- Your doctor will place an introducer sheath (a slightly larger, hollow tube) into your vein first, and will then insert the PA catheter through the introducer. You may feel some pressure as the introducer is placed. Once the PA catheter is in place, your heart pressures will be measured.
- Intravenous heart medications may also be given to evaluate your heart's response. It may take about 30 minutes to monitor your heart's response to the medications.
- Once all the necessary information has been obtained, your medical team will remove the catheter and introducer, unless they decide you need additional monitoring in the ICU.
What happens after a right heart catheterization?
Medical staff will put pressure over your insertion site for a minute or two, to make sure you are not bleeding. If the catheter was placed in your groin vein, pressure will be placed over the insertion site for a few minutes longer.
If your neck vein was used (most commonly), you will be allowed to sit up comfortably. If your groin was used for the procedure, you will have to lie flat in bed for a few hours so the puncture site can heal properly.
You can eat and drink normally after the procedure. The nurse will monitor the insertion site for bleeding and check your blood pressure, heart rate, and breathing while you recover. Let the nurse know if you have any chest pain or difficulty breathing.
Your doctor will discuss the findings of the right-heart catheterization and plans for treatment, if needed. Most of the time, you will be able to go home a few hours after the procedure.
Once at home, you should monitor the insertion site for bleeding, unusual pain, swelling, and abnormal discoloration or temperature change at or near the insertion site. A small bruise is normal. If you notice a constant or large amount of blood at the site that cannot be contained with a small bandage, or dressing, notify your healthcare provider.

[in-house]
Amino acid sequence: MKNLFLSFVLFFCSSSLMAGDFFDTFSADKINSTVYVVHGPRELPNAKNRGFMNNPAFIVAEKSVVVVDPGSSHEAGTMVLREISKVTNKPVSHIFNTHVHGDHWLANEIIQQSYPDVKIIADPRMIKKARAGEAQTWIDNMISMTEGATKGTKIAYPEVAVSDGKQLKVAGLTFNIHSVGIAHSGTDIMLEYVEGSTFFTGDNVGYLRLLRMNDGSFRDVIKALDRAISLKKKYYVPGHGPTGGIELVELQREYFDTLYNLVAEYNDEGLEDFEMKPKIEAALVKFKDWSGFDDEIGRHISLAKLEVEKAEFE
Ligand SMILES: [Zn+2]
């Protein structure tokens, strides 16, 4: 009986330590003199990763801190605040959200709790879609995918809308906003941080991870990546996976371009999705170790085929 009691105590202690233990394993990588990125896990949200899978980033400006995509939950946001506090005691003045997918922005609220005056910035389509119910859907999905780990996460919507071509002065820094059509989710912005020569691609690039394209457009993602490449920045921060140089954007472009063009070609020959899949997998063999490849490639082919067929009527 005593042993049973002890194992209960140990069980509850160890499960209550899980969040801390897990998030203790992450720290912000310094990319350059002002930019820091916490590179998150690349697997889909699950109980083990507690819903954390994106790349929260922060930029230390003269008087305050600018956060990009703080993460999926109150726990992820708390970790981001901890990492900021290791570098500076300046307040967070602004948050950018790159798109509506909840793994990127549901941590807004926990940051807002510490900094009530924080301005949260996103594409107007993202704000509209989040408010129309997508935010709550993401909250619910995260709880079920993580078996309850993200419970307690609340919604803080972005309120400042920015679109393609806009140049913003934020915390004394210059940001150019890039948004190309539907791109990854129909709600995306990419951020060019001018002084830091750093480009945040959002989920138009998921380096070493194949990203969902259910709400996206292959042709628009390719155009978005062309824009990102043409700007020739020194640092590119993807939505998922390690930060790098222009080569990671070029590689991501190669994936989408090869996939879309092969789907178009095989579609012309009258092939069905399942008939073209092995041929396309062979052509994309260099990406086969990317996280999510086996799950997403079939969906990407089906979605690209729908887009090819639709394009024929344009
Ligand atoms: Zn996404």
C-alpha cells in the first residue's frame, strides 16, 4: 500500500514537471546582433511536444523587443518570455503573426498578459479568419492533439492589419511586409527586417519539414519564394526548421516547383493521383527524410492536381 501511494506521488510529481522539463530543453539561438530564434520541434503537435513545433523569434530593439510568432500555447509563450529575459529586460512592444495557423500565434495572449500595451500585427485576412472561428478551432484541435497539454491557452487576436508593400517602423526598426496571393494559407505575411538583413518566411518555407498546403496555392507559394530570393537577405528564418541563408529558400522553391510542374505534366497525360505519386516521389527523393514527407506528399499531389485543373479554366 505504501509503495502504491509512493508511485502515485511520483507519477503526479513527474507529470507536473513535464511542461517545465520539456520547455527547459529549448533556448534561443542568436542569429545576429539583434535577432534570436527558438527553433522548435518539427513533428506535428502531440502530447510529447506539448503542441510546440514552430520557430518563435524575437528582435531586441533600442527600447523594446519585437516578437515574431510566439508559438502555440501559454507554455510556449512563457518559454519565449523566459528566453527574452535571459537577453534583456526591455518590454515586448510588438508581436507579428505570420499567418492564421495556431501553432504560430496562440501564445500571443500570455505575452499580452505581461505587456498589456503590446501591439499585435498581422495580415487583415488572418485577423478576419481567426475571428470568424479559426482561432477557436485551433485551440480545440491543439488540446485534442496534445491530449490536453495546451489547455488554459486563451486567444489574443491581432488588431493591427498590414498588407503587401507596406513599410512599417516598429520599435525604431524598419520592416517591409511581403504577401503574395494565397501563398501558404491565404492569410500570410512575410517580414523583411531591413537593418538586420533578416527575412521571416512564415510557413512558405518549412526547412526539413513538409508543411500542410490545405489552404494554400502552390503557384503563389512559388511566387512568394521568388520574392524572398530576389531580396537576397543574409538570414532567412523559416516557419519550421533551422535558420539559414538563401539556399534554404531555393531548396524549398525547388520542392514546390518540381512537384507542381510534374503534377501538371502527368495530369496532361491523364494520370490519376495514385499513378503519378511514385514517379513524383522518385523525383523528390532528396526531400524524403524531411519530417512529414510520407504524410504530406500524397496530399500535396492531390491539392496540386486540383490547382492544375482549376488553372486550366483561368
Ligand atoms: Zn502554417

It will be important to keep the insertion site clean and dry. Your healthcare provider will give you specific bathing instructions.
You may be advised not to participate in any strenuous activities. Your healthcare provider will instruct you about when you can return to work and resume normal activities.
Notify your healthcare provider to report any of the following:
- Shortness of breath or difficulty breathing
- Fever and/or chills
- Increased pain, redness, swelling, or bleeding or other drainage from the insertion site
- Coolness, numbness and/or tingling, or other changes in the affected extremity
- Chest pain/pressure, nausea and/or vomiting, profuse sweating, dizziness, and/or fainting
Your healthcare provider may give you additional or alternate instructions after the procedure, depending on your particular situation.
Before you agree to the test or the procedure make sure you know:
- The name of the test or procedure
- The reason you are having the test or procedure
- The risks and benefits of the test or procedure
- When and where you are to have the test or procedure and who will do it
- When and how will you get the results
- How much will you have to pay for the test or procedure